Team Behind Barracuda to Open “Chess Club” in Former Plush Location: “A soft opening, about as soft as they come” during South by Southwest – Music

The exterior of Chess Club, still in progress, on Monday. (Photo by John Anderson)

For those closely examining the growing South by Southwest schedule, you may have noticed a new name – Chess Club – at 617 Red River.

Chess Club is a new bar from the team formerly behind Barracuda, including Hotel Vegas’ Jason McNeely and Brian Tweedy, plus Flesh Lights singer/guitarist Max Vandever and Cliff White. Just around the corner, Red River standard Barracuda shuttered in 2020 due to financial difficulties related to the pandemic. Chess Club debuts as an official SXSW venue, hosting daily acts like Faux Real and Laura Lee & the Jettes.

Tweedy only hesitantly confirms the news to the Chronicle, as he considers the festival dates a soft opening before the team establishes a more concrete vision for the space. He loosely plans on a dance club concept, combining bands and DJs. The team has, for months, been overseeing renovations to the former home to Plush.

“This is a soft opening, about as soft as they come,” Tweedy says. “We’re so excited about Chess Club, but we’re just staging it for the festival, and after that, we will reopen up. Then I can talk more about what we’re going to do.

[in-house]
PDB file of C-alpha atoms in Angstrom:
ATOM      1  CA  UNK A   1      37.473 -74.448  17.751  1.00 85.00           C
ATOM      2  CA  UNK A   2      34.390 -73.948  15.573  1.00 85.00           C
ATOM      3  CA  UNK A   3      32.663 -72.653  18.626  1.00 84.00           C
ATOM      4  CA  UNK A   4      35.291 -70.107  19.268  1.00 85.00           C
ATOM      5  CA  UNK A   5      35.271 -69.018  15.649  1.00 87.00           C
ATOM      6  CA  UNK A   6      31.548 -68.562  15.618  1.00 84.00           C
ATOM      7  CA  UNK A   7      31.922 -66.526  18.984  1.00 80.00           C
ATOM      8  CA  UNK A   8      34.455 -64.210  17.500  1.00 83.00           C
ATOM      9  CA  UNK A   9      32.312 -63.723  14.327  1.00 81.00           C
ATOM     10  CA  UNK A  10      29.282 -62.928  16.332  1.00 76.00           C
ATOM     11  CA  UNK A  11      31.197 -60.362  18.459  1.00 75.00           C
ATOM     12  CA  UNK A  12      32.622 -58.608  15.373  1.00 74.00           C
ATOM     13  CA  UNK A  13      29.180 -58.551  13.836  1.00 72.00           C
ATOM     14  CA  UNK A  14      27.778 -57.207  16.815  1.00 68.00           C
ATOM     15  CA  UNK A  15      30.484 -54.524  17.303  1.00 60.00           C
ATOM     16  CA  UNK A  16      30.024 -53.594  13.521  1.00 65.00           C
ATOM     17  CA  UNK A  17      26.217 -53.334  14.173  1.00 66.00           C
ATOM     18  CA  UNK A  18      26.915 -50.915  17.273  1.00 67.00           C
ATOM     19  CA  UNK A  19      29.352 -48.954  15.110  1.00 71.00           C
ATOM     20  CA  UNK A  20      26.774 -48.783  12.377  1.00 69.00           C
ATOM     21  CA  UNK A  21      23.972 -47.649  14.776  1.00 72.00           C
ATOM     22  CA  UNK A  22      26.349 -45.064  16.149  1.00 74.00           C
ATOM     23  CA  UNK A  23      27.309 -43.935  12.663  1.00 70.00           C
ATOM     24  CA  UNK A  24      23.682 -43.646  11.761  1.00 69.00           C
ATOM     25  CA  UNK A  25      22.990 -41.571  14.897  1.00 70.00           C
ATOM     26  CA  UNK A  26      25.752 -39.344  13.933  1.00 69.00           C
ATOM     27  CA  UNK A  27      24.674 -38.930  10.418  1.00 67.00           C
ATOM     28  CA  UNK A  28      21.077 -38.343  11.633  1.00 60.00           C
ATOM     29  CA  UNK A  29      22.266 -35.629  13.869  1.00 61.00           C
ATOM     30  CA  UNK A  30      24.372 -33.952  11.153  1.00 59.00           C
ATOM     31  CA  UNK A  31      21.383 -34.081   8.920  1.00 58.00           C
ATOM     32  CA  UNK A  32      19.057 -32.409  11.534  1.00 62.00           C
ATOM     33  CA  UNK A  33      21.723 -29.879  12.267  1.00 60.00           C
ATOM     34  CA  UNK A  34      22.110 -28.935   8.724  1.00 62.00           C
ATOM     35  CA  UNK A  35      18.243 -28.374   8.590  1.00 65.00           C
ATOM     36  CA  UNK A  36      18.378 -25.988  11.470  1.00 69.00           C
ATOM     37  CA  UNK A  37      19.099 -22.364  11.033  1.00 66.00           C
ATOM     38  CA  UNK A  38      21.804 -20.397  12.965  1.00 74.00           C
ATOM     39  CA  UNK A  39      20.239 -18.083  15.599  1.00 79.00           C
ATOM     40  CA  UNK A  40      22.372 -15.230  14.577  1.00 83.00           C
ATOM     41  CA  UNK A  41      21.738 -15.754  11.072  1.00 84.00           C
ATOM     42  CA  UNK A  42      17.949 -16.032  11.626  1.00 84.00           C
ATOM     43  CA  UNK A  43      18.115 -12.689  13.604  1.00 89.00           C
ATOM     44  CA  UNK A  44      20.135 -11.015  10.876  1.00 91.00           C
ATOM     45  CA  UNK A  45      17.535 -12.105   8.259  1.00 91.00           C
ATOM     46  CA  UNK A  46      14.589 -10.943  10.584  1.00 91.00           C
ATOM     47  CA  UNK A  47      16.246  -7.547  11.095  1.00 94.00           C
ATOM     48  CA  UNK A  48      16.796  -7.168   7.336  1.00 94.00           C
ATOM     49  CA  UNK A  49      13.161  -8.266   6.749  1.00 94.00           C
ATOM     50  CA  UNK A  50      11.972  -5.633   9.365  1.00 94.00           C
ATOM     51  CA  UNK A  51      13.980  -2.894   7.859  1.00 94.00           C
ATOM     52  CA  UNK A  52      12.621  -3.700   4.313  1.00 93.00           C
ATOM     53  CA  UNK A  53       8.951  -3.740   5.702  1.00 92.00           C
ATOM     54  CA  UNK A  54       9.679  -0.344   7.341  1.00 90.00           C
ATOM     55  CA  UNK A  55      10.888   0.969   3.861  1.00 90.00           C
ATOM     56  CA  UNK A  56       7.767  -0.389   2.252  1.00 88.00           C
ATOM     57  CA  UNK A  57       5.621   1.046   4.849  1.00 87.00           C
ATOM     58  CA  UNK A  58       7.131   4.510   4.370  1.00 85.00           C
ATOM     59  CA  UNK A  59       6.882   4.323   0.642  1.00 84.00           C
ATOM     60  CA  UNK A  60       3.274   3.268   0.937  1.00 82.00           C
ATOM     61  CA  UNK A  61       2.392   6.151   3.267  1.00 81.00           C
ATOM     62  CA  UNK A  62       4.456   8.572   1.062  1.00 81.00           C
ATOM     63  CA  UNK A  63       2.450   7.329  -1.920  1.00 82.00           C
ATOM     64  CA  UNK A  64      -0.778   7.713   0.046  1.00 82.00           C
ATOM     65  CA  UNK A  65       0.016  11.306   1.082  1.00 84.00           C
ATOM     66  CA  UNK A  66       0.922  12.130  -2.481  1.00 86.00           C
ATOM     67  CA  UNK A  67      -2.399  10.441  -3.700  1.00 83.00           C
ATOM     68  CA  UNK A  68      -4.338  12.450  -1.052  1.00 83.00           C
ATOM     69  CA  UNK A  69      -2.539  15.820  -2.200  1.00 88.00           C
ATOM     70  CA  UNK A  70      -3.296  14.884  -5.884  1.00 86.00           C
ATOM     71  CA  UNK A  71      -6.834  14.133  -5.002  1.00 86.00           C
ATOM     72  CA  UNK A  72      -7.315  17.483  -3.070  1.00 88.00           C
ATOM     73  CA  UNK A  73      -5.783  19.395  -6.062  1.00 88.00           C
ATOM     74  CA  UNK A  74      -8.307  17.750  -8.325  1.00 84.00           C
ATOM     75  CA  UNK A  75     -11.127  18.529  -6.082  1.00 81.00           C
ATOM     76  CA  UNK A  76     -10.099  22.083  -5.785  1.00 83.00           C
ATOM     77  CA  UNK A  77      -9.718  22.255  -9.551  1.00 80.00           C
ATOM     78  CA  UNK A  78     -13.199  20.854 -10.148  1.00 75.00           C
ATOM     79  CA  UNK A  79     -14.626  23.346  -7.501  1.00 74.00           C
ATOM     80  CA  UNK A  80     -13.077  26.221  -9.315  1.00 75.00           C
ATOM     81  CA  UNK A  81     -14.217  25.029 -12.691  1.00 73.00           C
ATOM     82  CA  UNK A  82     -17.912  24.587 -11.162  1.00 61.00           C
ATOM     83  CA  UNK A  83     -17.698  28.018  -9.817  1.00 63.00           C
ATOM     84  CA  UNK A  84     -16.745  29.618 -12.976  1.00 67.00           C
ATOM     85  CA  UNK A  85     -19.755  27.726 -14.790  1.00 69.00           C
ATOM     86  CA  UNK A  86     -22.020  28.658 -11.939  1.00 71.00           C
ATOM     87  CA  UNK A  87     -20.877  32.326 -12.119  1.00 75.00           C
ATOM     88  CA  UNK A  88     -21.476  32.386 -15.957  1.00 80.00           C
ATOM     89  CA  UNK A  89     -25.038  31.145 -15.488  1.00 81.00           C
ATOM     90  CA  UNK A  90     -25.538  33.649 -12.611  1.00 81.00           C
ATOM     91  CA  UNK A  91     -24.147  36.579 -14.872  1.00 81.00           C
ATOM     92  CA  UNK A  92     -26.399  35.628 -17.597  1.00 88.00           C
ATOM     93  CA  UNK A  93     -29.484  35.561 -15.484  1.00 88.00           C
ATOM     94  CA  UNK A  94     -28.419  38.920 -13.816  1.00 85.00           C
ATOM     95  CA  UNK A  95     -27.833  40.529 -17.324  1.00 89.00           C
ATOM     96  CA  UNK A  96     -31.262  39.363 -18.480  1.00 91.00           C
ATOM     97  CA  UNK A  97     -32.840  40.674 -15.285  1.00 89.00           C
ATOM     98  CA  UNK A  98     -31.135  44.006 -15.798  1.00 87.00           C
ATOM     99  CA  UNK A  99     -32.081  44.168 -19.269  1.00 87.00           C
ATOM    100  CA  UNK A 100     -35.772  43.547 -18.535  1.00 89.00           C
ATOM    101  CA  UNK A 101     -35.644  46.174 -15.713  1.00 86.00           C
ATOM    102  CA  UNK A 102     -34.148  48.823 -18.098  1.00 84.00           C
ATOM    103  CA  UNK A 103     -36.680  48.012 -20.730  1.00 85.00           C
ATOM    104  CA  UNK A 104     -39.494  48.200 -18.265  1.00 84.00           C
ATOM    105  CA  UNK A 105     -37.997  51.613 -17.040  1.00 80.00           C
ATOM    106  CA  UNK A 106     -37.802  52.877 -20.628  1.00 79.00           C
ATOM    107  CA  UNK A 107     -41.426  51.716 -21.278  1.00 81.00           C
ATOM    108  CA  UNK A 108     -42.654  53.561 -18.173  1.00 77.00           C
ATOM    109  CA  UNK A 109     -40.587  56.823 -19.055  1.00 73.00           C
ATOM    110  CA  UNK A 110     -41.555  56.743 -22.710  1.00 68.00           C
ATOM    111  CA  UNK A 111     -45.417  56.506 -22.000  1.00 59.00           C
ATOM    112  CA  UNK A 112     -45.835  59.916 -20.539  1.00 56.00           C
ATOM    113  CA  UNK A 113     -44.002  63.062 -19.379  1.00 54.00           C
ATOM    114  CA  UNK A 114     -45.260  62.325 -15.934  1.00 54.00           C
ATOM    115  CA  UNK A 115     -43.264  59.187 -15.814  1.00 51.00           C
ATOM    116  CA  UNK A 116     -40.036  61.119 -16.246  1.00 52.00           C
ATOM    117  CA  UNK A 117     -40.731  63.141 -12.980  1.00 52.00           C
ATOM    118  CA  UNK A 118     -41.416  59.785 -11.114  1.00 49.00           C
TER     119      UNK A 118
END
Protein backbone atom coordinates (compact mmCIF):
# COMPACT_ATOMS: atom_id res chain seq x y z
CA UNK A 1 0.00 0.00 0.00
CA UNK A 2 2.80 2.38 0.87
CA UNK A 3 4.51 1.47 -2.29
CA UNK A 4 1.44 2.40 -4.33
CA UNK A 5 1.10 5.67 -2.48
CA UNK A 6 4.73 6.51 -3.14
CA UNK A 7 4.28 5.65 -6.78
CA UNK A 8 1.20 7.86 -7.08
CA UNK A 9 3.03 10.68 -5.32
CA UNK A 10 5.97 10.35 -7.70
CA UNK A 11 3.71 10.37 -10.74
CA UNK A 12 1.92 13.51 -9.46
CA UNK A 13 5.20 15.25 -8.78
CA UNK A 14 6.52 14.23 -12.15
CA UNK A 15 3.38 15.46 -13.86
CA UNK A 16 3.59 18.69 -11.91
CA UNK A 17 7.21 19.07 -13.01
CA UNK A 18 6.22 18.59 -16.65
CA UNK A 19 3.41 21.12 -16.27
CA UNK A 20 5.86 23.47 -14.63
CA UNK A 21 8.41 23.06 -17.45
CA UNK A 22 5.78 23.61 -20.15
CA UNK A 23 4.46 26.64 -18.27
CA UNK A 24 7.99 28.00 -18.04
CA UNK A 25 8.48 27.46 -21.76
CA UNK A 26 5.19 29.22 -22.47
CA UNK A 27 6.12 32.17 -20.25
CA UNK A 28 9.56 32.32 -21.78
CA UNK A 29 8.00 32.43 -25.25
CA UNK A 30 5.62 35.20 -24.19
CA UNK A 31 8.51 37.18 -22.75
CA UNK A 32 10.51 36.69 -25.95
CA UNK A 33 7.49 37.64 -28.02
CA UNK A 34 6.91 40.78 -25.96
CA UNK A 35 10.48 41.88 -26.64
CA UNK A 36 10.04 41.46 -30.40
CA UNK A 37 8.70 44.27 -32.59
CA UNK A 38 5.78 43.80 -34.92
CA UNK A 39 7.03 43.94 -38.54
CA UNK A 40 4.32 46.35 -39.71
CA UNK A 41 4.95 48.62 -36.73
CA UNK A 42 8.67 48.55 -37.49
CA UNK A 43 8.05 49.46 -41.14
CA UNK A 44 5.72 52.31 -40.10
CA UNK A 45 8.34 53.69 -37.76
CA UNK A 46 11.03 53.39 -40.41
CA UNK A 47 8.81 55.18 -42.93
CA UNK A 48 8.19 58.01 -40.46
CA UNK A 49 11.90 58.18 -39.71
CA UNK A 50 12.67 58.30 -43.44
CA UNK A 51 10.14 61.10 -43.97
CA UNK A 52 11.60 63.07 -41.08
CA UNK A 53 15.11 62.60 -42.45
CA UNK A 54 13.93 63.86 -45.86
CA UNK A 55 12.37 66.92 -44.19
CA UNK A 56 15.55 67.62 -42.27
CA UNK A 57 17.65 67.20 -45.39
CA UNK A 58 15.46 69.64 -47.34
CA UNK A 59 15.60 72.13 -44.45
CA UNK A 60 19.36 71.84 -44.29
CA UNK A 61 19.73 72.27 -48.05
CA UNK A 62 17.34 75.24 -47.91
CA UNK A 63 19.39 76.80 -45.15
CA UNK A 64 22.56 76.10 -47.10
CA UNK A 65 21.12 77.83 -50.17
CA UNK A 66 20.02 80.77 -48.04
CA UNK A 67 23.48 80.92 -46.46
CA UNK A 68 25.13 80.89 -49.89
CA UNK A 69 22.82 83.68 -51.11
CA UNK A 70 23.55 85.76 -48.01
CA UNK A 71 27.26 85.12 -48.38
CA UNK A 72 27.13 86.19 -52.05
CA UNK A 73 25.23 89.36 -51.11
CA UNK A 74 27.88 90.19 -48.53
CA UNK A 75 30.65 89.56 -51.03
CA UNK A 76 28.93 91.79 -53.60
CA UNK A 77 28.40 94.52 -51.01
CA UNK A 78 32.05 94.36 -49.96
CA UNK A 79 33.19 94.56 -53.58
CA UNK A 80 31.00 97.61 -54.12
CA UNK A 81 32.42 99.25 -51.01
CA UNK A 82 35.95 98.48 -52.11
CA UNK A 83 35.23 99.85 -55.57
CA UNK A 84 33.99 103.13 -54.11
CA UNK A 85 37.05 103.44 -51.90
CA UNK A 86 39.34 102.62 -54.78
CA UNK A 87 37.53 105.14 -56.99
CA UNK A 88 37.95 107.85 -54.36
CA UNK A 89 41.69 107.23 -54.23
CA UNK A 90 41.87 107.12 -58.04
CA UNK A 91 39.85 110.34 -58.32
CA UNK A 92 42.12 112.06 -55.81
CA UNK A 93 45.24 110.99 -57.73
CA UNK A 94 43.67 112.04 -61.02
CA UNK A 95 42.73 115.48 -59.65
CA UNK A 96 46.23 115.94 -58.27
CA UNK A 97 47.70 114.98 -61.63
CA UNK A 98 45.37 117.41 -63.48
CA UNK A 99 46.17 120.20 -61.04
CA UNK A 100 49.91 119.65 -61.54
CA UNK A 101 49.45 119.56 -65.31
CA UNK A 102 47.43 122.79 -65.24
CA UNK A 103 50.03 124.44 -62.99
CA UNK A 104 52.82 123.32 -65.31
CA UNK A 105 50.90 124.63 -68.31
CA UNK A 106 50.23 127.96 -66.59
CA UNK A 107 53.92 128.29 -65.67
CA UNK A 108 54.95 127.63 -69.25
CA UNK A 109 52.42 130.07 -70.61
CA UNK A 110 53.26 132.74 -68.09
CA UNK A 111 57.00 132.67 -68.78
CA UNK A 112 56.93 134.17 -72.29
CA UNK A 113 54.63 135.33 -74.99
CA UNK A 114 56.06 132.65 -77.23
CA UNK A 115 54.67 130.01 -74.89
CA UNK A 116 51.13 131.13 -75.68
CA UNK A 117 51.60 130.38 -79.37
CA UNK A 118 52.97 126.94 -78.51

“We’re trying to just throw things together to be South By official. It’s like we did Fun Fun Fun [Fest] parties at Barracuda before Barracuda was ready, same thing.”

The small space previously held a capacity of 105 as Plush, an underground DJ hub on Red River for 20 years. Plush closed in May 2020, when general manager Ryan Cunningham posted: “The combination of ever-rising prices and new regulations has just been too much.” The building is owned by the Sconci family, who have operated Pat’s Sheet Metal out of the corner of East Seventh & Red River since 1967.

Prior to Plush, the petite space previously housed LGBTQ Nineties bar the Blue Flamingo, which opened in 1992 to host punk bands like the Chumps, the Motards, and Spoon. Tweedy was one of many underage music fans in attendance at the all-ages spot.

“I used to go to Blue Flamingo when I was 17 and 18, so it’s really cool to be back there – I love it,” he says. “When I was a kid, that was one of the only places young bands could play at. Really good bands could sometimes play at Emo’s or Liberty, but generally, if you were underage, you were playing at VFW halls or people’s houses, except for that spot. You had to bring your own PA.”

“Now that it’s our spot, it’s a lot smaller than I remember when I was kid.”

Tweedy and McNeely – alongside Yellow Jacket Social Club’s Amy Mullins and Shannon LeBoeuf and the 13th Floor’s Johnny Yaklin – are also in the works to launch a new concept in the former Spider House Cafe space at 2908 Fruth.

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